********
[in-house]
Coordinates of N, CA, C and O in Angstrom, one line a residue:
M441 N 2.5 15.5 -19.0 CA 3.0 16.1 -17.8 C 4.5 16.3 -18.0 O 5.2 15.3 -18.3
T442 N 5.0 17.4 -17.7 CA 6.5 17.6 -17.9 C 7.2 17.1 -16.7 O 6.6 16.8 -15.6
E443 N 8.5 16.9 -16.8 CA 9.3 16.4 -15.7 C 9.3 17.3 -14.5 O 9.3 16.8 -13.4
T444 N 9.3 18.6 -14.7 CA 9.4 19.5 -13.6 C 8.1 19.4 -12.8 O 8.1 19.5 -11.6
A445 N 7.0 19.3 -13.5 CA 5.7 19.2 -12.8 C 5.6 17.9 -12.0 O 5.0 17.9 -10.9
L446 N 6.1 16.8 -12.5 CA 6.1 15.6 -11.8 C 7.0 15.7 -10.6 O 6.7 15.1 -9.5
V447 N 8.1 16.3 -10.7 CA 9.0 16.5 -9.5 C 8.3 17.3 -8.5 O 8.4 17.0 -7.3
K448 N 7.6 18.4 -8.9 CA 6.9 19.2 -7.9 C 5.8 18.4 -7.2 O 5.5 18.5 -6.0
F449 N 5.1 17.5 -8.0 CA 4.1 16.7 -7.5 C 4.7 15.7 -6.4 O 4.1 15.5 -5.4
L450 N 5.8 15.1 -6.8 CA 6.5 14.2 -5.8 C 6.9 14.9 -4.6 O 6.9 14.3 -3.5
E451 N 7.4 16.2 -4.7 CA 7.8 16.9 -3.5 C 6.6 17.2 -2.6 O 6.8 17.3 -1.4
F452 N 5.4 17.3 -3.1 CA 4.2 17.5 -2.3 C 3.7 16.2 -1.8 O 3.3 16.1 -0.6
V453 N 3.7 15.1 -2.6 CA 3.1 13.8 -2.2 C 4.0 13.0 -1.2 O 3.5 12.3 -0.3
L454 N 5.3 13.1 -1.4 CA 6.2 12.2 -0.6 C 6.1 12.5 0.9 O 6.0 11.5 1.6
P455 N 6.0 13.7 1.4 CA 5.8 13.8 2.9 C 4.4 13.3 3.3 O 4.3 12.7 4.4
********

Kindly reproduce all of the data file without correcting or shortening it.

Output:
[in-house]
Coordinates of N, CA, C and O in Angstrom, one line a residue:
M441 N 2.5 15.5 -19.0 CA 3.0 16.1 -17.8 C 4.5 16.3 -18.0 O 5.2 15.3 -18.3
T442 N 5.0 17.4 -17.7 CA 6.5 17.6 -17.9 C 7.2 17.1 -16.7 O 6.6 16.8 -15.6
E443 N 8.5 16.9 -16.8 CA 9.3 16.4 -15.7 C 9.3 17.3 -14.5 O 9.3 16.8 -13.4
T444 N 9.3 18.6 -14.7 CA 9.4 19.5 -13.6 C 8.1 19.4 -12.8 O 8.1 19.5 -11.6
A445 N 7.0 19.3 -13.5 CA 5.7 19.2 -12.8 C 5.6 17.9 -12.0 O 5.0 17.9 -10.9
L446 N 6.1 16.8 -12.5 CA 6.1 15.6 -11.8 C 7.0 15.7 -10.6 O 6.7 15.1 -9.5
V447 N 8.1 16.3 -10.7 CA 9.0 16.5 -9.5 C 8.3 17.3 -8.5 O 8.4 17.0 -7.3
K448 N 7.6 18.4 -8.9 CA 6.9 19.2 -7.9 C 5.8 18.4 -7.2 O 5.5 18.5 -6.0
F449 N 5.1 17.5 -8.0 CA 4.1 16.7 -7.5 C 4.7 15.7 -6.4 O 4.1 15.5 -5.4
L450 N 5.8 15.1 -6.8 CA 6.5 14.2 -5.8 C 6.9 14.9 -4.6 O 6.9 14.3 -3.5
E451 N 7.4 16.2 -4.7 CA 7.8 16.9 -3.5 C 6.6 17.2 -2.6 O 6.8 17.3 -1.4
F452 N 5.4 17.3 -3.1 CA 4.2 17.5 -2.3 C 3.7 16.2 -1.8 O 3.3 16.1 -0.6
V453 N 3.7 15.1 -2.6 CA 3.1 13.8 -2.2 C 4.0 13.0 -1.2 O 3.5 12.3 -0.3
L454 N 5.3 13.1 -1.4 CA 6.2 12.2 -0.6 C 6.1 12.5 0.9 O 6.0 11.5 1.6
P455 N 6.0 13.7 1.4 CA 5.8 13.8 2.9 C 4.4 13.3 3.3 O 4.3 12.7 4.4